From 6 April 2019, new legislation under the Employment Rights Act 1996 will impact employers on how they provide payslips to their workforce. Under the new changes, employers are required to provide itemised payslips to workers under their payroll and not just employees. There are some limited exclusions from the right to receive a payslip such as members of armed forces or merchant seamen and women.
Employers are required to include the total number of hours worked where pay varies according to the hours worked. For example, workers who are paid by the hour, day rate workers, overtime paid at additional rates, and zero hour workers. If an employee is contracted to 30 hours per week and they work an additional five hours, you would only be required to show the five hours on the payslip since the 30 hours pay would not vary. However, the total hours or a breakdown of hours may be shown if helpful to do so. The payslip must also show which pay period this refers to.
Alternatively, such cases may amount to pay varying due to a departure from the normal working and pay arrangement caused by unpaid leave or statutory sick pay. For example, a salaried employee receives pay in equal monthly instalments decides to take five days unpaid leave and the employer deducts these five days from the employee’s salary. There is no requirement for the employer to show the hours on the payslip since the pay does not vary depending on the hours worked but the pay has varied, due to a departure from normal working and pay arrangements.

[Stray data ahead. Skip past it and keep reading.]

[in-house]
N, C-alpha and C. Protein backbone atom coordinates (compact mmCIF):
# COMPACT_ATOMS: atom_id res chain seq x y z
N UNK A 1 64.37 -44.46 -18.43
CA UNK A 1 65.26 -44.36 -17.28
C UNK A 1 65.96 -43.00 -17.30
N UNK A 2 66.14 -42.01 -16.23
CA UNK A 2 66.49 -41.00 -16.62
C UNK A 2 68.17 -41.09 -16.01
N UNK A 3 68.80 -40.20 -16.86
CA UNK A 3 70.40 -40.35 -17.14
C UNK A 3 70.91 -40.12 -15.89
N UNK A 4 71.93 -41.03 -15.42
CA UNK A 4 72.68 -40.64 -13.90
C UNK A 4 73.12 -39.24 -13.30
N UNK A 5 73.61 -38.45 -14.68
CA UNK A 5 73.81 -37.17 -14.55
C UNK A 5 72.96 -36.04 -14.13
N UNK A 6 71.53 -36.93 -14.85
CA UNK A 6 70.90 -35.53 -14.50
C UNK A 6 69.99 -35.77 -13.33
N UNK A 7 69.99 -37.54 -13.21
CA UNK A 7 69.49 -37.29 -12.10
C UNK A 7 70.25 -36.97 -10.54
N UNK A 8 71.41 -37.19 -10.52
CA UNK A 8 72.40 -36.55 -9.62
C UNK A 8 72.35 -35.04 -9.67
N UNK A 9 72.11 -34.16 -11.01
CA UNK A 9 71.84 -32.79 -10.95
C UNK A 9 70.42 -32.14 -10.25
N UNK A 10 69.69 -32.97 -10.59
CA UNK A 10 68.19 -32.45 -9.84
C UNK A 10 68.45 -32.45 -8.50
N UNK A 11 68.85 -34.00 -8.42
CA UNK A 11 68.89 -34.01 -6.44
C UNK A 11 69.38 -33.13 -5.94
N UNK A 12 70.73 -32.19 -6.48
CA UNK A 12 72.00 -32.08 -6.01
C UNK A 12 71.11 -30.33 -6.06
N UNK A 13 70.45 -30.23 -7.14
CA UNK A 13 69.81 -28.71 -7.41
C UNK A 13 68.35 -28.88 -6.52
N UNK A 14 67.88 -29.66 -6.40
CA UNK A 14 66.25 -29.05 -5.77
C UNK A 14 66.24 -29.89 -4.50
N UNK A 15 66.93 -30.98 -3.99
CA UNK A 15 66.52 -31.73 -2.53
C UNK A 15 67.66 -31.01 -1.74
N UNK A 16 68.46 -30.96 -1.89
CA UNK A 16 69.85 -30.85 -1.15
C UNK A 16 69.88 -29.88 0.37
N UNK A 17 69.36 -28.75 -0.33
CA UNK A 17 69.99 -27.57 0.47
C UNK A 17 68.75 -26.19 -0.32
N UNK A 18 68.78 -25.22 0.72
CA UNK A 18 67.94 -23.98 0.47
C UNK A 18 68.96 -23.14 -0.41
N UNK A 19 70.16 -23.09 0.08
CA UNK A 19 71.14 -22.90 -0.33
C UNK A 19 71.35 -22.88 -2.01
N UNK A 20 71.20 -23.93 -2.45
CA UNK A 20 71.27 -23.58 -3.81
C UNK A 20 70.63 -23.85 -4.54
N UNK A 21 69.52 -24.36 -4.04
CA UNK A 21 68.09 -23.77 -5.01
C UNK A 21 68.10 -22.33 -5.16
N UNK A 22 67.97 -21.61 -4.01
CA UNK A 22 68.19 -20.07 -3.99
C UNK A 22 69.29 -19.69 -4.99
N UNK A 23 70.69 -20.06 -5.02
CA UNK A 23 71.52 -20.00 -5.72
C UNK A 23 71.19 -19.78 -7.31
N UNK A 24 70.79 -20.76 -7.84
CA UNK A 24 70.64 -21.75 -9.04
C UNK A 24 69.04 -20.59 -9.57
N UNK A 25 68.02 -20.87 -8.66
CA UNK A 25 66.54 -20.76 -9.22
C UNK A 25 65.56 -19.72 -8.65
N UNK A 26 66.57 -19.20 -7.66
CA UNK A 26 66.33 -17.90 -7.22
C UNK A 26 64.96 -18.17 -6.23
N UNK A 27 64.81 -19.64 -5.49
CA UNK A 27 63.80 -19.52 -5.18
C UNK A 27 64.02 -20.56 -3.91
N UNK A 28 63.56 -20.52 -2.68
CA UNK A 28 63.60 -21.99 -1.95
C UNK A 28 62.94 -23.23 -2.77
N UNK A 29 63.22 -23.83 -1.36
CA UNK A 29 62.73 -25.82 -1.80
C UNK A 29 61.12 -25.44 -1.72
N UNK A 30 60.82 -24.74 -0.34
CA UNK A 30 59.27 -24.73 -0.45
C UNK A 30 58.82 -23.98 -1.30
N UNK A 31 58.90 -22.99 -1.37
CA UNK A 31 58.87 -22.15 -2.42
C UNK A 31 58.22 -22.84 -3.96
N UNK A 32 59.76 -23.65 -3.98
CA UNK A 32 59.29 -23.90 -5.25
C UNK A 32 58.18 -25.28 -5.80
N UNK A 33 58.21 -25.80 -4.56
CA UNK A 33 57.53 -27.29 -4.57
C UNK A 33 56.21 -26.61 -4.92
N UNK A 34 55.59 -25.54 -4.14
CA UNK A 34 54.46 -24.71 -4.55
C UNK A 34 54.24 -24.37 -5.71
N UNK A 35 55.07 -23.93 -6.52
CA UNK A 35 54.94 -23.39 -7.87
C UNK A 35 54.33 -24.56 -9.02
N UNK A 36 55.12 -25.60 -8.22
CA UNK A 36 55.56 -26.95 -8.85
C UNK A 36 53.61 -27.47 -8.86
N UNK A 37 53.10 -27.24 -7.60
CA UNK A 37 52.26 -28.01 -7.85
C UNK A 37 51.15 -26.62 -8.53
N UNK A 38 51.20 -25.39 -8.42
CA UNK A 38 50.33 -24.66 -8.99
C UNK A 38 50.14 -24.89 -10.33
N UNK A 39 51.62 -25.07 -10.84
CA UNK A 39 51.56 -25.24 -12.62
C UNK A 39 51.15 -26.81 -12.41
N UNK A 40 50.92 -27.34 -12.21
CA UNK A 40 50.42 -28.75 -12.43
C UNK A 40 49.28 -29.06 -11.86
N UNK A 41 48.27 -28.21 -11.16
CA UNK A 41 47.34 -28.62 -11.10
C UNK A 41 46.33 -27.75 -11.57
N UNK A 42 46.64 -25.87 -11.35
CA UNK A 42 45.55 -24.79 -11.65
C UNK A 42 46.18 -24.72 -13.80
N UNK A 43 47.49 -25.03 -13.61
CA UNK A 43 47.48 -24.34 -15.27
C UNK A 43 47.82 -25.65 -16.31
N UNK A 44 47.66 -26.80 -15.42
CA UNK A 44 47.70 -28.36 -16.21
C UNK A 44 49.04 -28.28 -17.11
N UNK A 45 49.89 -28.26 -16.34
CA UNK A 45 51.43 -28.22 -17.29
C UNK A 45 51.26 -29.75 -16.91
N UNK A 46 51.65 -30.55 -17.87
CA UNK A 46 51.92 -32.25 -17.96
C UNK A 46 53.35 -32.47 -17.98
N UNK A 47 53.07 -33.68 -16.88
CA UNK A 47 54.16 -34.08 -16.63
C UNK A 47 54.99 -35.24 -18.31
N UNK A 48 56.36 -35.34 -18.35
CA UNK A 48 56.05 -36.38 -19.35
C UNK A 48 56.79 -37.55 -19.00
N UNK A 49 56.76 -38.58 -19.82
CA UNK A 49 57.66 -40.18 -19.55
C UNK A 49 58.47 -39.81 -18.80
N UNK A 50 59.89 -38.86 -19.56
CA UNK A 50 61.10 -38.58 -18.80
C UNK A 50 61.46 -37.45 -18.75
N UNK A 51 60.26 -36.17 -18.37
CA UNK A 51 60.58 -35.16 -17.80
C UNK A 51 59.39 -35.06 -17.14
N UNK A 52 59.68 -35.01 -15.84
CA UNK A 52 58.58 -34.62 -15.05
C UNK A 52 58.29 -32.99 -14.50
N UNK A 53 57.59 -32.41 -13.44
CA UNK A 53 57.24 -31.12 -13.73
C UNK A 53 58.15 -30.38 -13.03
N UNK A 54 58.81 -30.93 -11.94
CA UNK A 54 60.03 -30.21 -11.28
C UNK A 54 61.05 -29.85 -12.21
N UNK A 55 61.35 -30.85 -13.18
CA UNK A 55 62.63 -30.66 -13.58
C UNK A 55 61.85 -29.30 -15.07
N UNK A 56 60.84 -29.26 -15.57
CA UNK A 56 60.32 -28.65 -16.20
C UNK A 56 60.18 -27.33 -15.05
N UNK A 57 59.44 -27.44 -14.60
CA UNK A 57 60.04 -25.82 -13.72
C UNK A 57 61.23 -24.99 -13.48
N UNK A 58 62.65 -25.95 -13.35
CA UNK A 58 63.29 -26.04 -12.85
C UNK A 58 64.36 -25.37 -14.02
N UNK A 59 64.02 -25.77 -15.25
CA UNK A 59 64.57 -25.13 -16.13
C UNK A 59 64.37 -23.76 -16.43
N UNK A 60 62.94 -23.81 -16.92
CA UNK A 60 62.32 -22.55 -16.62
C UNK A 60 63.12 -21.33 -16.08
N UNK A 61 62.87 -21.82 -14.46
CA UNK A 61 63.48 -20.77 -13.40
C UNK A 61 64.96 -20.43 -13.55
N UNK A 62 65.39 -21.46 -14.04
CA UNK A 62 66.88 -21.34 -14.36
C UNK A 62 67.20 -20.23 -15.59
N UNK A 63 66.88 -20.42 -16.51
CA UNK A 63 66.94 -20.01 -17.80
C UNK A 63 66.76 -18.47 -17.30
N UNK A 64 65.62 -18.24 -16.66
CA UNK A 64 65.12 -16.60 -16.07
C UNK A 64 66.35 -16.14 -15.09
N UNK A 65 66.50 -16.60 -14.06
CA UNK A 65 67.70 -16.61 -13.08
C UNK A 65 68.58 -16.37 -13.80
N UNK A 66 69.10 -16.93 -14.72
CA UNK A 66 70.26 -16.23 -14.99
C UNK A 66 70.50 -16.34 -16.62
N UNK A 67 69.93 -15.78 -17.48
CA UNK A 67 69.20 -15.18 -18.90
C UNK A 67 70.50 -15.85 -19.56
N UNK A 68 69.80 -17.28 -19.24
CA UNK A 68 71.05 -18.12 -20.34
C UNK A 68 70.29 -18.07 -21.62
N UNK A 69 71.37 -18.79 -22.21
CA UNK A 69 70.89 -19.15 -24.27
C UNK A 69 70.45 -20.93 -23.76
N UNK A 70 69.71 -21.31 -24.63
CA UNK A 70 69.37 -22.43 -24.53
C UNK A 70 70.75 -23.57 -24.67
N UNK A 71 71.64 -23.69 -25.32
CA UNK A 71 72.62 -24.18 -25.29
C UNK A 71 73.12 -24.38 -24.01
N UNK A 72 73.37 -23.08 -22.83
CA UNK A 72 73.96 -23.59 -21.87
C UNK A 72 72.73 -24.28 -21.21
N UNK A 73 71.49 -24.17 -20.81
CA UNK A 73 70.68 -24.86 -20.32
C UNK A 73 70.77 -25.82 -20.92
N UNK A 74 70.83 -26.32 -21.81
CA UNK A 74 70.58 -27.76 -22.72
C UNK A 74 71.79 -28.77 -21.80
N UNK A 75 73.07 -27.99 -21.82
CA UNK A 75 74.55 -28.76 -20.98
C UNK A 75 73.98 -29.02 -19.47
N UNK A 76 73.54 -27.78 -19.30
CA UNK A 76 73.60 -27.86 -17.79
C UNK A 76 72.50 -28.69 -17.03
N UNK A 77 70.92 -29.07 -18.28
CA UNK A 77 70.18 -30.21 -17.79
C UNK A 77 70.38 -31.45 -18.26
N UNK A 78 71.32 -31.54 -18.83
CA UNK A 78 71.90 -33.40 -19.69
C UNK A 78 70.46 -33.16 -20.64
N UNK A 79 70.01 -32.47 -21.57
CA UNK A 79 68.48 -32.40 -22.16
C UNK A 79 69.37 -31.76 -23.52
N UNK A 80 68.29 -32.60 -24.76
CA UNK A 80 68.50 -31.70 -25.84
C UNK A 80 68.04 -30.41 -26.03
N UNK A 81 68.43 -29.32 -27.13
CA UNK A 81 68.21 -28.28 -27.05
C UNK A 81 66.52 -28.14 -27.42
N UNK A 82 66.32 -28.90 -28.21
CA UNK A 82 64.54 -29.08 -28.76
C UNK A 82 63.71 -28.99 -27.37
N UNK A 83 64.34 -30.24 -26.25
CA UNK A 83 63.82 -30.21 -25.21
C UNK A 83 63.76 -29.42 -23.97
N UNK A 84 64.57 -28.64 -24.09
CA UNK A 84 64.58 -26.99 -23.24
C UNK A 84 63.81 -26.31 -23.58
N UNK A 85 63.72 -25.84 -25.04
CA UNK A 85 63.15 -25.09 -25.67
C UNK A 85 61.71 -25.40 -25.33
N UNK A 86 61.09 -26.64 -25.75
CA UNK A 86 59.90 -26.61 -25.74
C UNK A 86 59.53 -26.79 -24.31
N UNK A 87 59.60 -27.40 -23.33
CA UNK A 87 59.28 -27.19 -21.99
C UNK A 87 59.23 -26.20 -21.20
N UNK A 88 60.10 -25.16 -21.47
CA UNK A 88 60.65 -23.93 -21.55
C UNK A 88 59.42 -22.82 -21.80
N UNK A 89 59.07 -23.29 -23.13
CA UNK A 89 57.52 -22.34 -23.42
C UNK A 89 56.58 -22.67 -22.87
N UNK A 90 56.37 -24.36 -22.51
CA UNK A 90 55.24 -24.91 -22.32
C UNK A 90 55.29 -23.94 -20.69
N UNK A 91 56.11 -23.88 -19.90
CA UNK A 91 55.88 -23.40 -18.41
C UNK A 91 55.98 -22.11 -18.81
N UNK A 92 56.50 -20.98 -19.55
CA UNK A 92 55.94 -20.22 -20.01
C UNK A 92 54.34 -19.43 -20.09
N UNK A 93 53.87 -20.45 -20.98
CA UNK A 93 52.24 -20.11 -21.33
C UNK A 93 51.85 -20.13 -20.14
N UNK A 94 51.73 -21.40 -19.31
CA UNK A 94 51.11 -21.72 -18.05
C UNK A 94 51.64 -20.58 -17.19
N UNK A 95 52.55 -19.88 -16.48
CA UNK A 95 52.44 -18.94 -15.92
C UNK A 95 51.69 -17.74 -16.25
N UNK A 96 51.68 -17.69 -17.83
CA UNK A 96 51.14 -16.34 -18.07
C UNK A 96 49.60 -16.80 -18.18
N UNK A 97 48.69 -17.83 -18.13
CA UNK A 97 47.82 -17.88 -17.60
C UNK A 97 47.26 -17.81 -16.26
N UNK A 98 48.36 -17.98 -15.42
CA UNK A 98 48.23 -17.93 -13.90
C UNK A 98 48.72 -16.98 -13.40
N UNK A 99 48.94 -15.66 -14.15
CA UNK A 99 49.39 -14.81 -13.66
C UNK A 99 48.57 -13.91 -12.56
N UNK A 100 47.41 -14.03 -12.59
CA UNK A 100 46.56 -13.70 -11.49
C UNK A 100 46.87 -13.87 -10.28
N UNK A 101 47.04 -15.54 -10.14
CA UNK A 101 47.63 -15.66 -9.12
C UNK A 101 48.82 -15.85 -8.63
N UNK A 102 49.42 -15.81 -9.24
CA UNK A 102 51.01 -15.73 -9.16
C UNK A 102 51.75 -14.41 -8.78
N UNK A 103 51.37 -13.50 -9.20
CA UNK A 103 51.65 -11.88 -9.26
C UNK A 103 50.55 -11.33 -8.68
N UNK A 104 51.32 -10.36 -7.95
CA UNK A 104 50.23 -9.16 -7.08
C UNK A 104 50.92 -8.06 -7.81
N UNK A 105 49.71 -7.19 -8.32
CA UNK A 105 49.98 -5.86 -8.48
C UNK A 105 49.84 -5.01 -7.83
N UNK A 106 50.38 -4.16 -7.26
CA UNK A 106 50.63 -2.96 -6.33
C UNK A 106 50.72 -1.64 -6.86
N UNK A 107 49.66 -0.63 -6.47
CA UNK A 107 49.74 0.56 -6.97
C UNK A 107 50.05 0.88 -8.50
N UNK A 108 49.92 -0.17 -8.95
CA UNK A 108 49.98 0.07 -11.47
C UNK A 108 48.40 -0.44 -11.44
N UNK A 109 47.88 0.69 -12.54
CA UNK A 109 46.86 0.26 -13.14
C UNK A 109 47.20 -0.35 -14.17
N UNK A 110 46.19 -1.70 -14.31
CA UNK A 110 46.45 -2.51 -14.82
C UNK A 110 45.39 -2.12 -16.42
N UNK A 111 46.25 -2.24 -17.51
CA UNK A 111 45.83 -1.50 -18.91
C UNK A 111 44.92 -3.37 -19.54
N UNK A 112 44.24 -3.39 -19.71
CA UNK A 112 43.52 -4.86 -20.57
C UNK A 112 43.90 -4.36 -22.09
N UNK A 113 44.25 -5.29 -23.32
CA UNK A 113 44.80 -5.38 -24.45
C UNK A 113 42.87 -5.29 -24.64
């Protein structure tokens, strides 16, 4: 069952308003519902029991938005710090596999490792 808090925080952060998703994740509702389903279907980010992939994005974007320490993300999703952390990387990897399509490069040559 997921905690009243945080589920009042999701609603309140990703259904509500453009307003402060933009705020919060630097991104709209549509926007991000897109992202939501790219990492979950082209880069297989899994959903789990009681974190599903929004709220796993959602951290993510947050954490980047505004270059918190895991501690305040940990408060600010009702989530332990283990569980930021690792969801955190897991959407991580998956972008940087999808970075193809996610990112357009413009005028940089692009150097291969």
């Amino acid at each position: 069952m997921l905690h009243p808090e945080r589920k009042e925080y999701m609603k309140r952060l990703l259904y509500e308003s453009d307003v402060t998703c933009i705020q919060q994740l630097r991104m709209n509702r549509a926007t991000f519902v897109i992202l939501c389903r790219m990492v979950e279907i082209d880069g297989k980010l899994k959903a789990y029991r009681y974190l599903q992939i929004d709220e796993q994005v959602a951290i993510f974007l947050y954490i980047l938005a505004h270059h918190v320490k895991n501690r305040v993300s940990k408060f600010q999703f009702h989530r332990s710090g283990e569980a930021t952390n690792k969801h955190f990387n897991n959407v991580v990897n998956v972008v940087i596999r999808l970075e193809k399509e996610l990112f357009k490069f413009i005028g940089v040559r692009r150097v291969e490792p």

What else must your payslips show?
- the gross amount of wages or salary to be paid
- the net amount of wages or salary to be paid
- the amounts of any variable deductions
- the amounts of any fixed deductions
- a breakdown of how the wages will be paid if more than one payment method is used (e.g. cash and cheque)
Have you checked whether your payslips reflect the new changes? If a worker thinks they have not received a payslip or lacks the information required, they are entitled to bring a claim before the Employment Tribunal and if the tribunal agree, they will be required to make a declaration to this effect. The tribunal may order repayment of unnotified deductions made in the 13 weeks preceding the presentation of the claim, even where the employer was otherwise entitled to make the deductions. This is separate from a claim where a worker has not been paid properly for example, for an unlawful deduction of wages.
If you are still unsure on the new changes and how this affects your organisation, please contact BALI HR and Health & Safety service for further guidance.
Article sourced from BALI HR and Health & Safety service.